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I am a quilter living in Woodbridge, Suffolk who has made quilts since I was a teenager. I also ring bells! Both are great British traditions....I will try to feature some of my antique Welsh and Durham quilts, the quilts I make myself, my quilting activities and also some of my bellringing achievements. Plus as many photos as I can manage. NB: Double click on the photos to see greater detail, then use back button to return to the main page.

Tuesday 21 August 2012

Festival of Quilts - 2012

I am back from the Festival of  Quilts - and just about recovered. This year was just as busy as previous years, although it remains to be seen if attendance was as good and if people spent as much money! This show has been sold to another company, so we may see some changes over the coming years.

My entry this year was my Hawaiian quilt Piillani, a Poakalani pattern from the thirties. Piillani was one of the greatest Hawaiian kings, and the ancestor of many kings including King Kamehameha the Great.

This show is so large, the standard so high and the awards so few, that I never expect to win anything. But I do find the judges comments very interesting (these are pinned to the back of the quilt on its return). This year one of the two judges marked everything as Excellent except the quilting and edge treatment which were only good. "Striking with its stark contrast and impeccable technique". The other judge marked everything good except for quilting and edge treatment which were excellent. "A stiking choice of design, really well made and finished. Perhaps the brown area is just a little "heavy" could be finer?" This puzzled me as the quilt is purple and cream but I guess she is refering to the cream background quilting? Anyhow, judging is a delicate and personal matter. I am just happy to participate.

I spent most of my time at the British Quilt Study Group table. My two Turkey red quilts are hanging up, they were returned from Scotland in time to take along. As the York Quilt Museum in the stand next door was having a display of turkey red quilts, this worked well. Also, our group had made a real effort to publish a small booklet on turkey red - this was priced at only £1.50. 150 copies were printed and I think we were left with only 5 copies, so that was a success! The group is thinking about another booklet next year to accompany the museum's display.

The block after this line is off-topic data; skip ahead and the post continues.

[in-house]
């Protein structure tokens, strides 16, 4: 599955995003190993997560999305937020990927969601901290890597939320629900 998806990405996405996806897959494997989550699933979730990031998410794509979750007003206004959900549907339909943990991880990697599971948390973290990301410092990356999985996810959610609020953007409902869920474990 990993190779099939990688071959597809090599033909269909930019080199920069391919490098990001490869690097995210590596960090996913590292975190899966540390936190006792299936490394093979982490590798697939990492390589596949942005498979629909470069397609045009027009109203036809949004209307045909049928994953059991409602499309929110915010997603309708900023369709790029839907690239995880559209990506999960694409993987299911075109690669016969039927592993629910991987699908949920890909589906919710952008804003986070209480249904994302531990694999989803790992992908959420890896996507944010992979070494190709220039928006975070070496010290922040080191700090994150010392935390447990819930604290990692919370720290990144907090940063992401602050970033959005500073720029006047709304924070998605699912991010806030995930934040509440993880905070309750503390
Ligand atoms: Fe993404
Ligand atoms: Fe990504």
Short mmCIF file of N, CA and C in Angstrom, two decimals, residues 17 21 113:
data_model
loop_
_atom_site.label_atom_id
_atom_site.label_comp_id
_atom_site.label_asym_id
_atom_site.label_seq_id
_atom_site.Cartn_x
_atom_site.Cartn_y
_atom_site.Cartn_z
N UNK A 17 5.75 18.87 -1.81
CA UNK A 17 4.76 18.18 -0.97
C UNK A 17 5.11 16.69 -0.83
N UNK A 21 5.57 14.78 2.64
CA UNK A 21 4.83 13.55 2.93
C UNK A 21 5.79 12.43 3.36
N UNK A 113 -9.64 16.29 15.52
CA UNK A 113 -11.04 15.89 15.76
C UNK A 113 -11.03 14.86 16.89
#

The Quilters Haven/Karin Hellaby stand - in a new location this year, with much more room surounding it. I was able to share a room again with Teresa at a hotel in Solihull which was pleasant and affordable.

This year I also went bellringing - I went to a Thursday night practice at Shirley - then I went to Sunday morning ringing at Solihull. I got a warm welcome at both.

I didn't buy any fabric this year - but I did splurge out on books. I had been wanting to get An's book on Dutch quilts...

...and I also bought these American books on heritage projects in Virginia and Wisconsin, together with one on the Henry Ford Museum collection.

I also bought this book on African wax fabrics. One brand of these fabrics were formerly manufactured in the UK, but are now designed in Manchester and made in Ghana. However, they are being overtaken by the cheaper plain printed fabrics from China.

I also went to four lectures this year which I very much enjoyed - Dorothy Osler, Jonathan from the International Quilt Study Center in Nebraska, Jane Sassaman and Bettina Havig.

More photos of quilts to folllow.


  1. Your Hawaiian quilt is so lovely. I know the judges try to say something positive with each quilt but it does sometimes get confusing. One comment I got last year was that I needed to be more careful with my curved piecing. All of the curves in my quilt were appliqued. . . So I got marked down for the "wrong" technique. But, it was a learning experience and it won't keep me for entering another show. Thanks for sharing.

  2. Your quilt is fabulous and judging at a show is only 2 or 3 peoples opinion. Fabulous. And the brown they are talking about is the purple. I used to be in the garment business and I was constantly amazed at how many people saw brown when they were looking at purple. I have the top two books, both are excellent!

  3. Yes, that makes sense. Dark fabrics are more difficult to quilt and I know that the quilting in the purple areas is not as fine as the quilting in the lighter, background areas...Pippa

  4. It was a great show and so nice to meet you - albeit briefly - pippa. Your Hawaiian quilt is fantastic - well done!

  5. The quilt is lovely. It looks great from the photo. I once had a quilt reviewed by a famous quilter who is very talented. She gave me constructive critism and very little. I was nervous. I don't get that one comment from the judge on your quilt. You did get some nice comments which is good. Sometimes the judges are way off. The last quilt I atteneded every person I talked to was confused as to why certain quilts won ribbions. One was so wavy. LOL